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2012 is a presidential election year, and campaigns are gearing up across the state. For people who are looking to change careers, or those who've lost their jobs and are hoping to resume getting a steady paycheck, politics could be an option this year. To find out what political employers are looking for, WKAR's Scott Pohl spoke with a couple of consultants about hiring trends in politics.
Steve Linder is president of Sterling Corporation. The company works on polling and media for Republicans and conservative causes.
Linder says for those still in college, interning can be a gateway to a job. He says he's eventually hired every intern who has ever worked for him. For others, volunteering can be the first step to a paying job.
"I've seen volunteers come into a campaign, and a campaign manager look at them and say you know, this person is pretty darn good," Linder says. "I'll bet they could be a field director. I'll bet they could be whatever skills the campaign happens to be looking for at the time."
Todd Cook agrees. He's a partner with Main Street Strategies, a political communications and issue advocacy firm that helps Democrats and liberal interests.
"Most of the people that I've worked with in politics, we all started the same way," Cook explains. "We volunteered in college, we volunteered in high school. As we did that and we got more experience and we showed people that we could do a good job, we got more responsibility, and that turned into jobs and things like that."
The qualities Cook and Linder look for in people are what you might expect. They want smart people who are passionate about the issue or politician they're working for, and have a capacity to work sometimes unusual hours.
The typical skills being sought in politics include an ability to write, or perhaps work in accounting. Linder says a comfort level with new technology is becoming increasingly important.
"I think the area right now that is probably the most right for people that have had no political experience," Linder states, "are people who understand technology, people who understand social media, social networking, and people who understand how to use technology to interface with large groups of people."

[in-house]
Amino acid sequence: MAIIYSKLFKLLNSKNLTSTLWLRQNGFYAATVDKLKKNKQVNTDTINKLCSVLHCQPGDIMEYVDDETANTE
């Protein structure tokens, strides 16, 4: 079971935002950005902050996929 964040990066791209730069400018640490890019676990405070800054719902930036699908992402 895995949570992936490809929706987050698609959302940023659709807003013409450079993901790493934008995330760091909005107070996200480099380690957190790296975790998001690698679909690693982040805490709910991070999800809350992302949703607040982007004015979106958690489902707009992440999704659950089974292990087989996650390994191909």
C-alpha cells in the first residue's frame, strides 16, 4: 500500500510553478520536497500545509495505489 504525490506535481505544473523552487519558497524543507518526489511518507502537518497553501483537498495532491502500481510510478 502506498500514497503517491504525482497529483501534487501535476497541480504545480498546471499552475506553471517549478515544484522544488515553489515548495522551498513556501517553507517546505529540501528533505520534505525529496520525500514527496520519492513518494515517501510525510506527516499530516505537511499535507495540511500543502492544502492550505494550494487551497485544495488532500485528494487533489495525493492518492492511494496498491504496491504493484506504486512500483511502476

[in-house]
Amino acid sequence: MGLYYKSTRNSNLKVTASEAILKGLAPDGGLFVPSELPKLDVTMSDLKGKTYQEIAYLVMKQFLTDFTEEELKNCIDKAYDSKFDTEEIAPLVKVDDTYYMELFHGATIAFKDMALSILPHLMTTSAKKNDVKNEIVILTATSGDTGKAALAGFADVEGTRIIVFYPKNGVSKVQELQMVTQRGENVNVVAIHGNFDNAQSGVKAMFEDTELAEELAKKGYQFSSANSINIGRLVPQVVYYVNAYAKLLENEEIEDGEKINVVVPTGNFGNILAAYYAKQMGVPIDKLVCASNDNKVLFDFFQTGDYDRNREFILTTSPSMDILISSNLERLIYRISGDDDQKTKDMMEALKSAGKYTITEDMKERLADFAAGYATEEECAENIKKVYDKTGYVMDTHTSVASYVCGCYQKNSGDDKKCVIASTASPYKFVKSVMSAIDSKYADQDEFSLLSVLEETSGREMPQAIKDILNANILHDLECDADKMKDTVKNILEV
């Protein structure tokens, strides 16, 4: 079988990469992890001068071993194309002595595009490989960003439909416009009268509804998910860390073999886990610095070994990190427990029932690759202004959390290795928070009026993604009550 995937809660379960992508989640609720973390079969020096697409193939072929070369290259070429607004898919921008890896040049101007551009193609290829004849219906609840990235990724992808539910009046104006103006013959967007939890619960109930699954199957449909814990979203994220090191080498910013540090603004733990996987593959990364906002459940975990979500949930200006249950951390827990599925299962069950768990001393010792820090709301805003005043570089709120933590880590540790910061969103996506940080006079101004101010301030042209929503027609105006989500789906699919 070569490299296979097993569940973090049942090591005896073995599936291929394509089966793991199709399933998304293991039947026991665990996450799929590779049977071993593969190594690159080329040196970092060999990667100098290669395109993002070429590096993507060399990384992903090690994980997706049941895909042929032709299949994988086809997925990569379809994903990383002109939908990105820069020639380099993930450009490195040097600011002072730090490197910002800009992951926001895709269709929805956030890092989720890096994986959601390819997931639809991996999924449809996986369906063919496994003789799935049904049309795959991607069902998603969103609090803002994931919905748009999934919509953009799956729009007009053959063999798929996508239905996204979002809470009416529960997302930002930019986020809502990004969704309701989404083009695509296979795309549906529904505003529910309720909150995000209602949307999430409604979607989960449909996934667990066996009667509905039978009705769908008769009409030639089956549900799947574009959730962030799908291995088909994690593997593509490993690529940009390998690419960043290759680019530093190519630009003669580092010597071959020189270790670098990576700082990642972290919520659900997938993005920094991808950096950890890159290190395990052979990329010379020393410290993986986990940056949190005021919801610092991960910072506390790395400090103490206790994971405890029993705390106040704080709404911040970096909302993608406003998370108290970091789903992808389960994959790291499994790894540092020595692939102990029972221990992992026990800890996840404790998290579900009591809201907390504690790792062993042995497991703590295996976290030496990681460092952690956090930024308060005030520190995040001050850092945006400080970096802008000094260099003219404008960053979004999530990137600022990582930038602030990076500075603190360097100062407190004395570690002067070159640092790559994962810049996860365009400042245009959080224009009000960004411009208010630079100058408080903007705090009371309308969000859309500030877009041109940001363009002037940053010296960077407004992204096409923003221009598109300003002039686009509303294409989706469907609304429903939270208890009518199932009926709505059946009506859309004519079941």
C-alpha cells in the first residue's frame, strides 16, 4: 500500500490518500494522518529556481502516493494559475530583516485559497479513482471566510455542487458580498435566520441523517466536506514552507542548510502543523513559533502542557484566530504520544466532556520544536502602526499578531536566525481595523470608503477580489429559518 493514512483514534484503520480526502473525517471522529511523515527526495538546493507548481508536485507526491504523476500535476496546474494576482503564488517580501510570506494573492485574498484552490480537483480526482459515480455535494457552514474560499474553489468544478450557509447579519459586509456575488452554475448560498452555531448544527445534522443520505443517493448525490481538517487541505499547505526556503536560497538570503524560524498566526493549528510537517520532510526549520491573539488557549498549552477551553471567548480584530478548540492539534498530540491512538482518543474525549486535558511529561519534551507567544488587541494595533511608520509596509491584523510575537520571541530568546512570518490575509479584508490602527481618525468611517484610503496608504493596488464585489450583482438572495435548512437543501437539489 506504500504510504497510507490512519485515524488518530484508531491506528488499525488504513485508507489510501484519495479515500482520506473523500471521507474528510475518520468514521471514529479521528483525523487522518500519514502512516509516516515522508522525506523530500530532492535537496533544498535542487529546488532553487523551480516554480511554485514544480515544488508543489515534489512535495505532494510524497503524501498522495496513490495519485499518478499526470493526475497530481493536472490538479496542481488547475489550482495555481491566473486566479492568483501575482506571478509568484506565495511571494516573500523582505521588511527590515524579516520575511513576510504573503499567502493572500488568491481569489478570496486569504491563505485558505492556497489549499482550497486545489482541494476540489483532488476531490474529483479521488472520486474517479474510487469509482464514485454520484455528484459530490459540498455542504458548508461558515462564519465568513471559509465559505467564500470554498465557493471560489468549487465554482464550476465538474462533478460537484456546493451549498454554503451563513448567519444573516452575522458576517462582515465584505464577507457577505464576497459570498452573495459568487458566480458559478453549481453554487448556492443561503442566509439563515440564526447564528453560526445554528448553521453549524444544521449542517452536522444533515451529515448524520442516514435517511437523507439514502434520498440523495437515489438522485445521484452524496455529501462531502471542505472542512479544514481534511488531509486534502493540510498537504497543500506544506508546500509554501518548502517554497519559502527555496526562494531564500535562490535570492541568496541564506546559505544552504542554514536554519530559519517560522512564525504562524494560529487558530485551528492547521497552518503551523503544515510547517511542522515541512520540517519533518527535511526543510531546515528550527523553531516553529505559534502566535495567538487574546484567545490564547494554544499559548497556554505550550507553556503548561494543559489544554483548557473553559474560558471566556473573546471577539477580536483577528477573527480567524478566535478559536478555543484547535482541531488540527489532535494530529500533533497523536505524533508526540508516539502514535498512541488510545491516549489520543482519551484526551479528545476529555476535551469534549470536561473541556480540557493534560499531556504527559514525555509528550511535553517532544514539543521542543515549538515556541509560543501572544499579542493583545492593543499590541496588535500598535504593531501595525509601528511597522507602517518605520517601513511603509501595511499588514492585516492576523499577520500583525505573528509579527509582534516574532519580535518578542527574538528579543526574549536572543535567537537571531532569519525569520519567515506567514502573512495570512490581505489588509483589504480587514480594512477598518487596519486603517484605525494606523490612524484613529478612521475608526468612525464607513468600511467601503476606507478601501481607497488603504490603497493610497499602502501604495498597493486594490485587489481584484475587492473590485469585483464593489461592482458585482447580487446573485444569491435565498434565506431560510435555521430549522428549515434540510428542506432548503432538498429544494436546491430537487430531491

Frequent job changes can be part of political life. To younger workers, that's become an expectation, but Cook says older workers can be uncomfortable with that.
"The idea is that every 18, 24, 36 months, you're going to be in some other capacity. While maybe still in politics," Cook says, "it may not be the same role, it may not be the same boss or group, or organization, so that's one of the big things."
Cook has another word of caution. Politics is measured by wins and losses, and he says everybody in the business loses once in a while.
"You should be passionate about things you work on, and you should feel that they're important," Cook states, "but if you make every issue a life or death issue to you personally, you're going to be dead a lot."
Can a campaign job turn into a job after election day? Steve Linder says yes. He says every member of the state House and Senate has at least one staffer who worked on their campaign.
"Not everybody who worked on the campaign was able to be hired onto a state payroll," Linder says. "Sometimes, there's just not enough positions available. A candidate has four of five people running for the state House. Their office budget probably only allows them to hire one or two people."
Along with a presidential election, 2012 will see House of Representatives elections in every corner of Michigan, and a myriad of other offices and ballot proposals. They'll all need help, and while the pay might not be great at first, there will be hundreds of jobs to fill.